Portion of Synagro Sketch Plan, Plainfield Twp property shown in red

Traffic pattern of necessity.  Bottom diagram is counter clockwise.  Each access is used as both an exit and entrance in violation of the ordinance.

Recorded Green Knight plan, depicting proper driveway through front yard 50' setback
But it was constructed through the side yard 25' setback - bait and switch

The Zoning Office's review letter is shown below for reference.  Note that five use variances and one dimensional are needed thus far.  One of the hardships to obtain a use variance is demonstrating that the property can not otherwise be used profitably.  In this case, the landfill owns the property, and it is extremely profitable.  All the criteria must be met, so failing to meet just one causes the variance to be denied.

Synagro will obtain approval or be denied, in this observer's opinion, based on legal issues involving use of the Plainfield Township Recreational Trail property, and the variances it will need to comply with zoning.  Look at another criterion above (#4) - "will not impair use of adjacent property" presents a problem in light of loss of use of the Township Trail for decades.  "Public welfare" includes health, safety and welfare items such as odors, air pollution, truck traffic etc.  Recently the township solicitor remarked he may be in court with this for 1 to 3 years.  Perhaps Synagro will just leave....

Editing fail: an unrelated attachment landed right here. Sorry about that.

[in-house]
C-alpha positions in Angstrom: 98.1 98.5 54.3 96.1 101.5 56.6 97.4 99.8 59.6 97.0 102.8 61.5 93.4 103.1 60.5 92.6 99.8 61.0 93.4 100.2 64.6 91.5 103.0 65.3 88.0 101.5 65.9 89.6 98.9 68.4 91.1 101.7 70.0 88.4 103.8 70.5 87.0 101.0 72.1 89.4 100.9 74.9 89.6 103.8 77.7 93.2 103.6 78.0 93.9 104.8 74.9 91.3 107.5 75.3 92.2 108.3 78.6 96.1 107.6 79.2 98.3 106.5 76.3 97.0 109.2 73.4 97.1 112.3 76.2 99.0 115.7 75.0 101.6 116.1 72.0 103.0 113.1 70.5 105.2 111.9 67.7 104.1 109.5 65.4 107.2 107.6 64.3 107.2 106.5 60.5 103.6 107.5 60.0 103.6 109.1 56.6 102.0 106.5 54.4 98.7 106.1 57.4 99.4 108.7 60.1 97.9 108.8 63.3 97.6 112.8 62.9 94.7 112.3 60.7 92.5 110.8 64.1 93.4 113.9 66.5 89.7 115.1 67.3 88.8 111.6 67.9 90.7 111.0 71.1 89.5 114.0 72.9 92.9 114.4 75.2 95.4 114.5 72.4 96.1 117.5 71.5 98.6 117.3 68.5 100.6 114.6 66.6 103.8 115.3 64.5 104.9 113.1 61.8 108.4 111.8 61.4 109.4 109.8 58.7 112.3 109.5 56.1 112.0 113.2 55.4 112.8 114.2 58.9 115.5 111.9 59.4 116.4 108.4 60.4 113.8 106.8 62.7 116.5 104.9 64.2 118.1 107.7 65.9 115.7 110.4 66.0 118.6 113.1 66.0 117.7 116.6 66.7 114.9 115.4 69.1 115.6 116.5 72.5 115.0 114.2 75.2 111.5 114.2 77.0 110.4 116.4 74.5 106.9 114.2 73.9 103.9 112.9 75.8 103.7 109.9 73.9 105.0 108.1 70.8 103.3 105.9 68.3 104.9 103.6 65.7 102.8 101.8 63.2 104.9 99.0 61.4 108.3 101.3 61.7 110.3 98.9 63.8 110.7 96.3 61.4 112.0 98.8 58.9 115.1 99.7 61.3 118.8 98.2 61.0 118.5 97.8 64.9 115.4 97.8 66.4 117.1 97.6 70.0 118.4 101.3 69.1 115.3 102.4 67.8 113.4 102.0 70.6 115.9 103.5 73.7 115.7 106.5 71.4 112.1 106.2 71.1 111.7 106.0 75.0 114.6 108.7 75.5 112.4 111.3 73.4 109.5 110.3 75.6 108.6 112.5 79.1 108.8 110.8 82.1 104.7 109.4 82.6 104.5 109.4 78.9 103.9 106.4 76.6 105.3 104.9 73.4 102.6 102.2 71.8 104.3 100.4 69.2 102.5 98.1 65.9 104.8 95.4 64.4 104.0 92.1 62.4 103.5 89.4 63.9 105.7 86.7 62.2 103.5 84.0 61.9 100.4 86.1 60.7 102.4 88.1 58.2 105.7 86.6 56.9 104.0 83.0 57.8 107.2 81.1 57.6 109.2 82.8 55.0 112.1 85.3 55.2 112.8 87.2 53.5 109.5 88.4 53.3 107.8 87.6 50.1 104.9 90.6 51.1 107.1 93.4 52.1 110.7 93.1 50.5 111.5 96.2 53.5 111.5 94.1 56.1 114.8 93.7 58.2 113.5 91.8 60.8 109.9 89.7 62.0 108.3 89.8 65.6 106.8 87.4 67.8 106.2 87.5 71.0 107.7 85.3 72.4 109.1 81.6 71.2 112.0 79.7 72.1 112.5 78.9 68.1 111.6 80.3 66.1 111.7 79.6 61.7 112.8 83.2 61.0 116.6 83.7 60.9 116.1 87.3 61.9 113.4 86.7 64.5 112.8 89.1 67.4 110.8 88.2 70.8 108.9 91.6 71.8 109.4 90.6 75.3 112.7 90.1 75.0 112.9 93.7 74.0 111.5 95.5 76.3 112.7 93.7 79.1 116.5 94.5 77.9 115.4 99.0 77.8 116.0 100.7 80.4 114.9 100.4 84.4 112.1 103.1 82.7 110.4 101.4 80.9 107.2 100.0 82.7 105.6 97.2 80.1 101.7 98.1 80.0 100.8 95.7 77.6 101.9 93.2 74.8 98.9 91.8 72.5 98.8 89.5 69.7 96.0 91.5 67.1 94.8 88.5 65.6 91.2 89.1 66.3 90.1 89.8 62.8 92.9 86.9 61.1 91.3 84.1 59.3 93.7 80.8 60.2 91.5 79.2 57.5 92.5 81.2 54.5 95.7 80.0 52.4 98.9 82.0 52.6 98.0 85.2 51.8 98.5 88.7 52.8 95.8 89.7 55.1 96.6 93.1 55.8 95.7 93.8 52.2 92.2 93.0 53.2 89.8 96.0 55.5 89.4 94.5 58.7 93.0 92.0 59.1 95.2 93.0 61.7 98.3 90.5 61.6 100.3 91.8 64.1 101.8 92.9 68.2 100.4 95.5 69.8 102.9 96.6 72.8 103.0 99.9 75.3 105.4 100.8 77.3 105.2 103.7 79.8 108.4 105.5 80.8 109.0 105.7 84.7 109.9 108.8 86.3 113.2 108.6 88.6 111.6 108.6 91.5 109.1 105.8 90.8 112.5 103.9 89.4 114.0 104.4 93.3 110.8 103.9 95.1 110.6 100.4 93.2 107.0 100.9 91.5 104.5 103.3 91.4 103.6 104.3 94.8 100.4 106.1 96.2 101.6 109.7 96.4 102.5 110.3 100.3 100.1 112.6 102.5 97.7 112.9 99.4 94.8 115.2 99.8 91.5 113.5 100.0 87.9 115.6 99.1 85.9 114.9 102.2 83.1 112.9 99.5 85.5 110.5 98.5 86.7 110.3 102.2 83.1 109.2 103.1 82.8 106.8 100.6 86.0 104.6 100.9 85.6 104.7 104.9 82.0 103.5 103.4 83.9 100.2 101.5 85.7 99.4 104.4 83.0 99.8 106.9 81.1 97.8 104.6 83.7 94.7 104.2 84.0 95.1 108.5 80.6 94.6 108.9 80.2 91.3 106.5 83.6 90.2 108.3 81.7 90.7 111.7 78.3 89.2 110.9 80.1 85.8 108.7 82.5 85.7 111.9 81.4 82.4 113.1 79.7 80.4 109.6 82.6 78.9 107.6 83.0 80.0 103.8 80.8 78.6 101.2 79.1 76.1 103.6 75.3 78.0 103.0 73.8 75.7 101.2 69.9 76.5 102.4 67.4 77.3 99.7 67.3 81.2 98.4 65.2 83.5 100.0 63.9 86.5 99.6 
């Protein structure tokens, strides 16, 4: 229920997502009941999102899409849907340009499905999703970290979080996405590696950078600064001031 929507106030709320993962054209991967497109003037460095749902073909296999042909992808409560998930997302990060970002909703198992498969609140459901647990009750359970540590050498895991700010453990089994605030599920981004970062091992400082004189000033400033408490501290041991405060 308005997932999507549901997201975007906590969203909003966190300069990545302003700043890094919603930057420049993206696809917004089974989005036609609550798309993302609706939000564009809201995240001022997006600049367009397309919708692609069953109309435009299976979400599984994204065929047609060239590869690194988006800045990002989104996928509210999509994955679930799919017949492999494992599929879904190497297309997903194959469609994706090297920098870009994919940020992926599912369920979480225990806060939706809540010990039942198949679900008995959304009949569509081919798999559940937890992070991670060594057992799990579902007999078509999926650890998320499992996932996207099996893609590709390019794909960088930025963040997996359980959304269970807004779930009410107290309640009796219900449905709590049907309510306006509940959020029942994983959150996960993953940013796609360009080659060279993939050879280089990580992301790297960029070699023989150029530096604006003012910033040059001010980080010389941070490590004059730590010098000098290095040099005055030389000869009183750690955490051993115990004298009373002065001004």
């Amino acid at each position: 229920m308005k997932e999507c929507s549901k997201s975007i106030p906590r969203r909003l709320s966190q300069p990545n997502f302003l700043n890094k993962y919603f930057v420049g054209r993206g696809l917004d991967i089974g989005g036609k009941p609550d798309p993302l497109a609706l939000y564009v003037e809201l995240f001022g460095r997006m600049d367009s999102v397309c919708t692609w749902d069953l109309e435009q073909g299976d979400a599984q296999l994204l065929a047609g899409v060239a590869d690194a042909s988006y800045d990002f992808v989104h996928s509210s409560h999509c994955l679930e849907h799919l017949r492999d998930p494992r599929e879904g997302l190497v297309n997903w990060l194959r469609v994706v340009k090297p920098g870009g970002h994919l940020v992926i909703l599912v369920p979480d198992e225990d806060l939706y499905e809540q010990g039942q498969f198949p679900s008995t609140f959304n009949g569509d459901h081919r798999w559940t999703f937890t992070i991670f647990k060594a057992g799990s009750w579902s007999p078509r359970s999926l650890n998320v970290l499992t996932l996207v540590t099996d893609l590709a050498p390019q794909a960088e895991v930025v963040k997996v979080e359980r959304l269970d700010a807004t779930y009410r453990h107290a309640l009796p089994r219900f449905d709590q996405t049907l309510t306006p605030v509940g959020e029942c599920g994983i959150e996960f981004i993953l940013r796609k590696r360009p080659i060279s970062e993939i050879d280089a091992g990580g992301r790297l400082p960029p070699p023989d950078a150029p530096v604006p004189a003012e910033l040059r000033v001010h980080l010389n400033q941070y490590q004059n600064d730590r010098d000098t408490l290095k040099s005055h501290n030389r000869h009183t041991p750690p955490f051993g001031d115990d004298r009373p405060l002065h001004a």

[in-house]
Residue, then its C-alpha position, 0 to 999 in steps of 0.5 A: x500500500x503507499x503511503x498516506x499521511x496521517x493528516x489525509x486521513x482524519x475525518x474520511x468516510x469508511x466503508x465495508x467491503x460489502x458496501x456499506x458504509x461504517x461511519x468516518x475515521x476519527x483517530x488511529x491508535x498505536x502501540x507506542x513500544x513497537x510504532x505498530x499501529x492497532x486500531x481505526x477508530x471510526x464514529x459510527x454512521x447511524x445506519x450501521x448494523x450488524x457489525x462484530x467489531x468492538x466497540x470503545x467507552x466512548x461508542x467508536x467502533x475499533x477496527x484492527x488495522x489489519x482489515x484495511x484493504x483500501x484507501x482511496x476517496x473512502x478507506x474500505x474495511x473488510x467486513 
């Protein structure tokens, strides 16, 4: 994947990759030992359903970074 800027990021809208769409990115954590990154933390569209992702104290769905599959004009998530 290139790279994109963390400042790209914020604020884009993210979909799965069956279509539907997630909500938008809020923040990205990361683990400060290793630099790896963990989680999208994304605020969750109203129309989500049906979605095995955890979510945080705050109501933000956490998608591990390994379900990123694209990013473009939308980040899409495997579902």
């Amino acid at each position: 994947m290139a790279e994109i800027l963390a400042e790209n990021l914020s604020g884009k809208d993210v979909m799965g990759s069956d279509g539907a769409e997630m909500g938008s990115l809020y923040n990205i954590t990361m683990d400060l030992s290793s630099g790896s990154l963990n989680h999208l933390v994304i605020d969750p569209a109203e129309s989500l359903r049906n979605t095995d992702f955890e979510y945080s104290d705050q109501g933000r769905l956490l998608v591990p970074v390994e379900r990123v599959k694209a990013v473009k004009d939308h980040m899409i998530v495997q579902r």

Sunday, November 19, 2017

Engineering and Zoning review letters for Synagro October 3, 2017 Sketch Plan submission for biosolids crap bakery in Plainfield Township

On October 3, 2017, Synagro withdrew its site plan submissions for a biolsolids processing plant at a principal site and an alternate site in Plainfield Township, Northampton County.  A new plan was submitted - a sketch plan on the same alternate site that was previously pursued - on top of a quarry.